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All that, however, is preamble. If this post took a firm grasp of the constitutional and case-law technicalities, the Tar Baby would swallow my text whole, never to emerge. Instead, and with the above background, I want to concentrate on the central presupposition on which the plaintiffs’ case in King is founded: the “hard-coded” suspicion that what is at stake in King are not comparatively tractable differences in constitutional interpretation, but, contrary to Justice Kagan’s assertion, the presumption – for which no evidence is cited – that Congress does intend to impose “heavy burdens and Draconian choices on States”. In other words, good will is not presumed in the case of King, but rather a fight to the death like … well … like the the death duels Aunty Entity sponsored in Thunderdome: constitutional law as 21st-century gladiatorial combat. I am old enough to remember a time when, disagreements being whatever and as acrimonious as they may, one could always count on a bedrock of presumptive good will regarding any point of legislation or constitutional interpretation. No more. That ended around the time of Prof. Bork’s abortive nomination to the Supreme Court. Since then, the presumption seems to be that the opposition – in this case, the President and those who support ACA – are not only mistaken, but (a) positively demonic and (b) driven by premeditatedly evil motives. The opposition – the pro-ACA people – is not only wrong in not only wrong in terms of policy and constitutional exegesis, but sinful.

If this language seems strong, reflect that the following: (1) according to the 9 February 2015 issue of Mother Jones, one of the King plaintiffs, Rose Luck, is sincerely convinced that Barack Obama is “the anti-Christ”, and (2) a brief filed by 22 States and DC in support of ACA, asserts that the customary protocol for interpreting laws passed by Congress and assessing their constitutionality, in the absence of hard evidence to the contrary, “the constitutional-doubt canon counsels against attributing such a coercive intention to Congress”. (Cf. also Knights Templar & Indemnity Co. v. Jarman.) One can only wonder whether, if the President is the “anti-Christ” in the minds of the King plaintiffs, the plaintiffs also believe that he colluded with the Beast from the Pit, the False Prophet, Beelzebub and Satan himself and their congressional minions in passing such legislation.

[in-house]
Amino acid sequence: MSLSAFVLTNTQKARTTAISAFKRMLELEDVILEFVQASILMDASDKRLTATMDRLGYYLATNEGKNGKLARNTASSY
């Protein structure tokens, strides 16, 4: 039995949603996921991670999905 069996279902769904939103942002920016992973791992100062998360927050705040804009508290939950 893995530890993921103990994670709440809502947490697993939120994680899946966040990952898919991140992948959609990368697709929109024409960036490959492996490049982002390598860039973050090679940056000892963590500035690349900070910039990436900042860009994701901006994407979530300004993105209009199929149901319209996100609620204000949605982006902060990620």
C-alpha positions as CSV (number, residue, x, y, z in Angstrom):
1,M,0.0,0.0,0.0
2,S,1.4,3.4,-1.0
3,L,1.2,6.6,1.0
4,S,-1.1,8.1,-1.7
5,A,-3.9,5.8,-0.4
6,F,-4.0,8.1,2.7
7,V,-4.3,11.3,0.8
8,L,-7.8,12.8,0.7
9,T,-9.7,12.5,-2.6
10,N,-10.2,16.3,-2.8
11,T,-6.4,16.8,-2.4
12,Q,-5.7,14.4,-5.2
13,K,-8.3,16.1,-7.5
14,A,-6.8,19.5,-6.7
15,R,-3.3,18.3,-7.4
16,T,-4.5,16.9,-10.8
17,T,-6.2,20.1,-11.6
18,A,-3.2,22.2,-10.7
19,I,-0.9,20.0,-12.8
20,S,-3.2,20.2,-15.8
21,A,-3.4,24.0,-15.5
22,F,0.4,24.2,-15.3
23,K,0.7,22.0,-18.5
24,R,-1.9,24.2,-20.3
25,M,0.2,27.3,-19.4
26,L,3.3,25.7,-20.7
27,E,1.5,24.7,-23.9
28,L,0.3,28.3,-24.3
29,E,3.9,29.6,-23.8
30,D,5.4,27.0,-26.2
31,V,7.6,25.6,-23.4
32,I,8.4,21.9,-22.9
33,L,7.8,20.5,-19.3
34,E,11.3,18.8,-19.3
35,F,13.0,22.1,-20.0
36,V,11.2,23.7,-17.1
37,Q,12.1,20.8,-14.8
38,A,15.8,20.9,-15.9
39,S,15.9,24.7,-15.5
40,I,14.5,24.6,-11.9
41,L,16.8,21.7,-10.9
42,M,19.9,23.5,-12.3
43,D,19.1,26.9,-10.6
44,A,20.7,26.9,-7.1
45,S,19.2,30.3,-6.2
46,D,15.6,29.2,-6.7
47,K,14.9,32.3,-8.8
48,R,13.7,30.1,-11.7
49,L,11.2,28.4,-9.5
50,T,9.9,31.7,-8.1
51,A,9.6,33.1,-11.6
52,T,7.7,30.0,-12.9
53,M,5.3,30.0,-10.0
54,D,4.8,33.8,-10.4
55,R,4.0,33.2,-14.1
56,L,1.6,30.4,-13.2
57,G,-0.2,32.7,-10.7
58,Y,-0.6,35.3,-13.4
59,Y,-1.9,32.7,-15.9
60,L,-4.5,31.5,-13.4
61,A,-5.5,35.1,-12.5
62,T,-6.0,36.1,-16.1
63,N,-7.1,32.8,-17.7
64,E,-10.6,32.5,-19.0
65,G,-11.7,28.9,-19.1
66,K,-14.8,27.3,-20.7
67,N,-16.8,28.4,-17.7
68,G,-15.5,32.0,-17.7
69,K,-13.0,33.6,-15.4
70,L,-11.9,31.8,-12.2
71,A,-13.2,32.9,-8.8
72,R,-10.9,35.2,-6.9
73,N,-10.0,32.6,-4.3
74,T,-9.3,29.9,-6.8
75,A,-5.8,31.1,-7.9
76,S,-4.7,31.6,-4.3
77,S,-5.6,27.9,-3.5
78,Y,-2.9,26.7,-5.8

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So constitutional issues aside, the case the plaintiffs have brought against Obamacare is disturbingly typical of the kind of moral and legal reasoning to which increasing numbers of people on the conservative-religious right seem to have, not merely fallen prey, but in aid of which they have become willing, even eager, accomplices: working against their own best interests in opposition to what they regard as evil and in compliance with what they also regard as Divine dictates. At least a couple of the King plaintiffs believe they are not only working to overturn an unconstitutional piece of legislation, but also to frustrate the sinister plans of the “anti-Christ”. Furthermore, dig beneath the surface a little and you will find that King v. Burwell is yet another instance of what I call the What’s the Matter with Kansas? syndrome – that is, Jesus will somehow love you more if you go without health insurance, live in a packing crate, eat out of dumpsters and cooperate with the ruling plutocracy in doing so. I do not have enough space to even briefly synopsize it, but the Mother Jones piece lays out enough of the details of the socio-economic circumstances of the King plaintiffs, in all cases quite modest and in some cases borderline desperate, to make it plain that, apart from something like Obamacare, they cannot afford even minimal health insurance. Yet they file suit against the very program that could benefit them the most. And the crowning irony is that, if such folks applied the kind of literal exegesis to the text of ACA that they apply to the Bible, they would never have filed suit in the first place.

Such are the hazards of the 21st-century-style “neo-theocratic” mind: such an ideology devours those who serve it most fervently and who work against their own welfare – and that of others – with the most enthusiasm. “Curioser and curioser,” said Alice. “Tragic-er and tragic-er,” replied your Faithful Skeptic in Residence.

James R. Cowles